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Faculty & Staff Honors

Florida International Researcher to Employ Ancient Chinese Practice for Elderly Patients with HIV

The National Center for Complementary and Integrative Health (NCCIH) will fund Dr. Gladys Ibañez, a professor in the department of epidemiology at Florida International University (FIU) Robert Stempel College of Public Health and Social Work, as she attempts to reduce the physical and psychological symptoms of HIV in elderly adults through the ancient Chinese mind-body-spirit practice of qigong (pronounced chee-gung).

Qigong, a healing practice that dates back approximately 5,000 years, incorporates meditation, controlled breathing and gentle movements that can ultimately cleanse and reenergize the internal organs; the more commercialized healing practice of tai chi was born from the foundations of qigong.

After more than 15 years of traditional HIV research, this is the first project in which Dr. Ibañez will be able to integrate alternative approaches to care into her work.

“I’ve always hoped to do a study on the health benefits of mind-body-spirit approaches such as qigong, yoga and meditation. This project allows me to do just that — with an aging HIV community,” said Dr. Ibañez. “I’ll be pilot testing my qigong intervention specifically for underserved seniors living with HIV, and I’m eager to see the impact on this population.”

[Photo: Dr. Gladys Ibañez]

In the U.S., 50 percent of individuals infected with HIV are over 50 years old and this estimate is expected to rise to 70 percent by 2020. There’s a dire need to establish innovative and accessible interventions that can assist older people living with the virus.

At Borinquen Medical Centers of Miami-Dade’s Midtown Miami location, where most patients are low-income and uninsured, there’s a brand-new wellness center space for exercise programs. Here, Dr. Ibañez’s will recruit from a culturally diverse set of existing patients. Her group will receive one of three versions of care: a full qigong intervention; a sham qigong condition (movements without a focus on the breath or meditation); or a standard care condition (typical antiretroviral therapy without any exercise or meditation).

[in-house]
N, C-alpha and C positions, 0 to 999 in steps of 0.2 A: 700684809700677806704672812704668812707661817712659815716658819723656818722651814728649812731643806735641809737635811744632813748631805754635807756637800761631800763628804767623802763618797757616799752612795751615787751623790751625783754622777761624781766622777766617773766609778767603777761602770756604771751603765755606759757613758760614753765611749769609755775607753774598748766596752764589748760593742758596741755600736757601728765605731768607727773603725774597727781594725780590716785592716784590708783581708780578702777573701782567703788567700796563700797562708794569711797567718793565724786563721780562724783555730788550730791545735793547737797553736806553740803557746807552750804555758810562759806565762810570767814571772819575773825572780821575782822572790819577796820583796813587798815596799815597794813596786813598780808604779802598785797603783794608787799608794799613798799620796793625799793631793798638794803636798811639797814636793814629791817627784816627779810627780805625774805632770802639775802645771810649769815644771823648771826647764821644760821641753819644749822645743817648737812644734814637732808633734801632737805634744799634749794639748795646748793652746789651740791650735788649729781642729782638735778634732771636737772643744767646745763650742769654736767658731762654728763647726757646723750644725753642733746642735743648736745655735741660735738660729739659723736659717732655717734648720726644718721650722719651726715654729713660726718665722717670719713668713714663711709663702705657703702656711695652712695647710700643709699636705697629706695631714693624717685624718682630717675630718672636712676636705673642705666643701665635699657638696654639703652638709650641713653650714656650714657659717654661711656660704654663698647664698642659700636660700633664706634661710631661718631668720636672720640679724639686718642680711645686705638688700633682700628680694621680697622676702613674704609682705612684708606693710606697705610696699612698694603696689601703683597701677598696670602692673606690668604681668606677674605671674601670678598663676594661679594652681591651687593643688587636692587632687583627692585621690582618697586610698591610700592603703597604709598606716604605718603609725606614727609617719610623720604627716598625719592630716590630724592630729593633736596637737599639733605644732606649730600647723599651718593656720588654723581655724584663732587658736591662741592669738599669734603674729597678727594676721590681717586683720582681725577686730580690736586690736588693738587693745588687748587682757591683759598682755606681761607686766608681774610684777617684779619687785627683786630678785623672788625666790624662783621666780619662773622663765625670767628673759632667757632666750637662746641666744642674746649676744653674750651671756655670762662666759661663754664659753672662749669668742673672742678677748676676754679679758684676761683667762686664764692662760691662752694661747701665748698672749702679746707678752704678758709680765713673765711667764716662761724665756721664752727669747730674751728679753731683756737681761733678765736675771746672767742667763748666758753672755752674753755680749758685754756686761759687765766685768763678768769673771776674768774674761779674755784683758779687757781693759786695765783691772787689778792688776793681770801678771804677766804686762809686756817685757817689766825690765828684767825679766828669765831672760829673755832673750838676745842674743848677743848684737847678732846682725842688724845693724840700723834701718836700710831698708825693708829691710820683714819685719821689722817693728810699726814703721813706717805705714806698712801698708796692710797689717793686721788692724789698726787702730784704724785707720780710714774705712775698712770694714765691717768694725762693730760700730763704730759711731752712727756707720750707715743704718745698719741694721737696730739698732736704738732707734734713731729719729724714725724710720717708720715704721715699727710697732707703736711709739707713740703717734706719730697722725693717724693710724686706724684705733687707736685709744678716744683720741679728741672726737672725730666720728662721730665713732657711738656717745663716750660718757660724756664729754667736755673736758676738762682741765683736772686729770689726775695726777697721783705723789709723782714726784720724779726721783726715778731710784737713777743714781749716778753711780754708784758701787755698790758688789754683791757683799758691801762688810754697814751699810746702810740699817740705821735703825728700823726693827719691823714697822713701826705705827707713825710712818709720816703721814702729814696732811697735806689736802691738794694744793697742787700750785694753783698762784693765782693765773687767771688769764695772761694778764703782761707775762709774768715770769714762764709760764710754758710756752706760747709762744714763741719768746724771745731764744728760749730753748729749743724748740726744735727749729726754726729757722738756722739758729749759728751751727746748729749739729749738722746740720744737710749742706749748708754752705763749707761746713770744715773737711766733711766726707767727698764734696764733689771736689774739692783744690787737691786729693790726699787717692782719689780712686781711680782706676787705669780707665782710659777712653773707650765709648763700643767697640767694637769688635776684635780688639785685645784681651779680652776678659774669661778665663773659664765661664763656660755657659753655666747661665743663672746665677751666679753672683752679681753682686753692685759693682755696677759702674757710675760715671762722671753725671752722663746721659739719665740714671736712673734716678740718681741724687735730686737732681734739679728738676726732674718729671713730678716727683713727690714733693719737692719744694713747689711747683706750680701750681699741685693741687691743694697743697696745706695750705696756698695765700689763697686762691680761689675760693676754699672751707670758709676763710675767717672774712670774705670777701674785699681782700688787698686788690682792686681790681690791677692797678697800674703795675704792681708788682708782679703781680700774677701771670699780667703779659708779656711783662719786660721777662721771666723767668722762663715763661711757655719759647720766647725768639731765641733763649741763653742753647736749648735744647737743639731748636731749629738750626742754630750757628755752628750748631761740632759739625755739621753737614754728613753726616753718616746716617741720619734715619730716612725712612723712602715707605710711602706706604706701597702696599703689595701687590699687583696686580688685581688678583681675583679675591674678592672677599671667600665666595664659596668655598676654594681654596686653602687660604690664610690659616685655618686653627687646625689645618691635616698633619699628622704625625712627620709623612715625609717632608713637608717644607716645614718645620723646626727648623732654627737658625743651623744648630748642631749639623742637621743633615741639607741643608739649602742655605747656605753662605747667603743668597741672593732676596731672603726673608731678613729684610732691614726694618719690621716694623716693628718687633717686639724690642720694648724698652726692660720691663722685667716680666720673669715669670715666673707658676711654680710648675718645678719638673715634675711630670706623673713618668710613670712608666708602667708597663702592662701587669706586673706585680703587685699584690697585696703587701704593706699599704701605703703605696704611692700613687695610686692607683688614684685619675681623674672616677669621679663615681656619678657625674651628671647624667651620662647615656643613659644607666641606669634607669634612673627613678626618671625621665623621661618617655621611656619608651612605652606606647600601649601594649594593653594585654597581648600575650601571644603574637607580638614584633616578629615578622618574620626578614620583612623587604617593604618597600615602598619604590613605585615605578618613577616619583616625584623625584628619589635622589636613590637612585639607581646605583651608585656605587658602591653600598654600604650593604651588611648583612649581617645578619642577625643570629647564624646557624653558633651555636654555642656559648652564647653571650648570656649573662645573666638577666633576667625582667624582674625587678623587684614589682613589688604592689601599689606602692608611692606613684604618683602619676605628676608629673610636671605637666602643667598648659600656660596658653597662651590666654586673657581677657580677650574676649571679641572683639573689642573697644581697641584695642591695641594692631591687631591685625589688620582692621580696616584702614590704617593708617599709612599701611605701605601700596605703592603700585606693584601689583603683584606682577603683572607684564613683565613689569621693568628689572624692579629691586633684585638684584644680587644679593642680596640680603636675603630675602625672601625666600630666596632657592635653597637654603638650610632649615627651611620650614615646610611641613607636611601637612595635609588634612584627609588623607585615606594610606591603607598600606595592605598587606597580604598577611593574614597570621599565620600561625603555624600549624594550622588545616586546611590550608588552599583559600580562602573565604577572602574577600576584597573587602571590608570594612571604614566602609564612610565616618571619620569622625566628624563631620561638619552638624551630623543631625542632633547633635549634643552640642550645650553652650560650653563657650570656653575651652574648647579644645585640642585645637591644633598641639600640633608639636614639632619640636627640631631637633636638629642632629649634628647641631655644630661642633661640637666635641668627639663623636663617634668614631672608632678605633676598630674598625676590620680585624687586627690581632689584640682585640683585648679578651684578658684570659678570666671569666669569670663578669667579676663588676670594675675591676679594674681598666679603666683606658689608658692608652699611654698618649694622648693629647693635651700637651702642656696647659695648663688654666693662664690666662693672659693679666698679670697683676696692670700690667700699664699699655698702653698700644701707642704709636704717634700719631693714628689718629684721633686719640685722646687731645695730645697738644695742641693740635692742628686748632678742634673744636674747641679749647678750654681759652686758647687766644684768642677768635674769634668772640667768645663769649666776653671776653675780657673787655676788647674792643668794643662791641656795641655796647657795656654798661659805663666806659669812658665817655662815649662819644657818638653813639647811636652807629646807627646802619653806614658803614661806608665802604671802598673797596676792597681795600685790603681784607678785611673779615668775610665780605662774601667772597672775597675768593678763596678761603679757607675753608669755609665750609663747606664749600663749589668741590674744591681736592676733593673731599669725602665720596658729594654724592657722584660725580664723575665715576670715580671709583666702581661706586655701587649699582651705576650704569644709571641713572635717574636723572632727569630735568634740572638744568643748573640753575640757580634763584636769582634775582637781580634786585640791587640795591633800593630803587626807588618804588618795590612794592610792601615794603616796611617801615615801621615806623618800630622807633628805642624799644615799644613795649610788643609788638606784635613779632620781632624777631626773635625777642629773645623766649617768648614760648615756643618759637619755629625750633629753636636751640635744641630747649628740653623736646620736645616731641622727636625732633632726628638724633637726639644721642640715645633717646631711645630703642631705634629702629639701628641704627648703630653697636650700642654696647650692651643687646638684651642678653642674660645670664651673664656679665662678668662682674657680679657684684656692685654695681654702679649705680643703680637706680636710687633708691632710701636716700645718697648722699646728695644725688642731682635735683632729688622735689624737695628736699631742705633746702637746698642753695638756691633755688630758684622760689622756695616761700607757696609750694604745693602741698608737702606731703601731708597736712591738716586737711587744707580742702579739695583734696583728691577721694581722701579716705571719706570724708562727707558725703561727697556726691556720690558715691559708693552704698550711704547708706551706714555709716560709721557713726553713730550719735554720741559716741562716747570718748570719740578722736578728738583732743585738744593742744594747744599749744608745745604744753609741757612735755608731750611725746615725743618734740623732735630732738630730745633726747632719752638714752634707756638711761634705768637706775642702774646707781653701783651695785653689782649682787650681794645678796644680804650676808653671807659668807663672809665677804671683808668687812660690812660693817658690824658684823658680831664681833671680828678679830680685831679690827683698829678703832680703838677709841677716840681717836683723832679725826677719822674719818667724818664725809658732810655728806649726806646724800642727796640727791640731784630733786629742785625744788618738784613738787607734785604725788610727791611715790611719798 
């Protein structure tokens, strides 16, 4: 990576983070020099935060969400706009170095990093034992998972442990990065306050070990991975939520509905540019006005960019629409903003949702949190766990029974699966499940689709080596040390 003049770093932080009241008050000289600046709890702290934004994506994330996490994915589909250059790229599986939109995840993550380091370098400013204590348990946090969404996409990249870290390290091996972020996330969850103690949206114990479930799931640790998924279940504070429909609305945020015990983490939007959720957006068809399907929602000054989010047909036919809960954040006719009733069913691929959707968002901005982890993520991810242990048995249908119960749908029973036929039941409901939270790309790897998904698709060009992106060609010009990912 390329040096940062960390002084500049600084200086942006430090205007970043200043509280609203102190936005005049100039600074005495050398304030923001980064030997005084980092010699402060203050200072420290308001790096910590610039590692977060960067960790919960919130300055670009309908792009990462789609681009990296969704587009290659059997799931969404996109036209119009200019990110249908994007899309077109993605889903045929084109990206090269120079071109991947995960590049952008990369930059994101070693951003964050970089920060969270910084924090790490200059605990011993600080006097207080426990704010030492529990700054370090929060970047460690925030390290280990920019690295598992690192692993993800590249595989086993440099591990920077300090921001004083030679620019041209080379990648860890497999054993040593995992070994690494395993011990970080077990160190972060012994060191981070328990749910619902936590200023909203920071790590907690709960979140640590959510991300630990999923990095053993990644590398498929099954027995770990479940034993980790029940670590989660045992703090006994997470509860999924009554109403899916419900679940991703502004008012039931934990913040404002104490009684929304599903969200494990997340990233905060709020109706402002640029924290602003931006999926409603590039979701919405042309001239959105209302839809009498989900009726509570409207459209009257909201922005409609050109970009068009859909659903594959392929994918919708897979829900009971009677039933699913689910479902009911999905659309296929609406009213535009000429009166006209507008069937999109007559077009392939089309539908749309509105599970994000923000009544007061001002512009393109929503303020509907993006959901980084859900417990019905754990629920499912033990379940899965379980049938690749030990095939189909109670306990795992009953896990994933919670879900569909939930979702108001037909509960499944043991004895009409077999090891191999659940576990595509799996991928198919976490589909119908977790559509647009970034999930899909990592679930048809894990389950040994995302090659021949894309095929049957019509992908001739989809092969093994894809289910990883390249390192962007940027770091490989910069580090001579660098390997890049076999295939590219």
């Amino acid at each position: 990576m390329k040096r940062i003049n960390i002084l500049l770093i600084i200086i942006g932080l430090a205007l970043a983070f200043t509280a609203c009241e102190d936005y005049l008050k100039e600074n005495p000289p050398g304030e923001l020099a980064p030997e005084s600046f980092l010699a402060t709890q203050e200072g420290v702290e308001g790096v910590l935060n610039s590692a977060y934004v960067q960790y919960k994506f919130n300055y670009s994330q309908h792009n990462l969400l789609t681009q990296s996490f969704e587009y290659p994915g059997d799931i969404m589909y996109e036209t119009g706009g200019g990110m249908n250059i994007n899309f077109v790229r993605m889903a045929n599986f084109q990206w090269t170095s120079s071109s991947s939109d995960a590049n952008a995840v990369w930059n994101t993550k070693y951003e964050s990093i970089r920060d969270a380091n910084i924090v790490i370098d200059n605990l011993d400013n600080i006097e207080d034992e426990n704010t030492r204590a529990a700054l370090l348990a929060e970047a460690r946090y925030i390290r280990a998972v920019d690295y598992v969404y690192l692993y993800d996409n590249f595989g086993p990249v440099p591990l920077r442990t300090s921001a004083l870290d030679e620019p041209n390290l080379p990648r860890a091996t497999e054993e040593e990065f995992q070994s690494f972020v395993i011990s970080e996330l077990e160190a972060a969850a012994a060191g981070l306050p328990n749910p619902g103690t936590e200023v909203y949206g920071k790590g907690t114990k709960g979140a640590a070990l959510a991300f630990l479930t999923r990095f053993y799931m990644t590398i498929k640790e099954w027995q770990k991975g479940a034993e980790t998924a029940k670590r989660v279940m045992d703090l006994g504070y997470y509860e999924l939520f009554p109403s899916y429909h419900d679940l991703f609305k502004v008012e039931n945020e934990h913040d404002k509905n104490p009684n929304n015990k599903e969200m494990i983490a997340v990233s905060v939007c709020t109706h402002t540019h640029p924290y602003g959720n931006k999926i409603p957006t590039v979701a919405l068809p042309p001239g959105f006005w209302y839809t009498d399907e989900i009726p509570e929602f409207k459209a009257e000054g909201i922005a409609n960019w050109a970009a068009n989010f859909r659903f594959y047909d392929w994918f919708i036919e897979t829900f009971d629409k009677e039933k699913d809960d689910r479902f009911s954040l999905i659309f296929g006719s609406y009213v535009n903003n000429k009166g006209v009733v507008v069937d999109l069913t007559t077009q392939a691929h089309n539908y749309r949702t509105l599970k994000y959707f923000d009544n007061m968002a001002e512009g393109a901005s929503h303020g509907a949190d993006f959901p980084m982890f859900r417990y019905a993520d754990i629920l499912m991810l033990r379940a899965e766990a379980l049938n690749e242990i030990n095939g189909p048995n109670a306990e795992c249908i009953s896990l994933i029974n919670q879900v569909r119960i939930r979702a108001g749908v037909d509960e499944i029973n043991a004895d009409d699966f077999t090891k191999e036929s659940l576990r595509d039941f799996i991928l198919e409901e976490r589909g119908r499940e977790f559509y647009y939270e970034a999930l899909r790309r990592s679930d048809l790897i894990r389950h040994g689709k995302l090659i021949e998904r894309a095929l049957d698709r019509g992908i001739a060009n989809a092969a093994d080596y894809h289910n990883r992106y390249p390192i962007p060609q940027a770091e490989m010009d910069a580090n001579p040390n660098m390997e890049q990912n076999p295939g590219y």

Dr. Ibañez is collaborating with Dr. Linda Larkey of Arizona State University, who found success in using qigong to improve the health and wellbeing of breast cancer survivors, and Dr. Kristopher Fennie of Stempel College, who will contribute his expertise in data analysis and management.

This type of novel intervention could address common symptoms such as fatigue, poor mental health as well as low self-esteem. However, one of the biggest challenges for the research team is that the population is older and disadvantaged, and newfangled approaches to health may be perceived as too abstract. The pilot study will include recommendations on how to address these challenges. Patients will also have to practice on their own at home, in addition to group sessions.

The study is entitled, “A mind-body intervention to reduce symptoms among people aging with HIV,” is funded with a three-year R34 award totaling $600,000 from the NCCIH.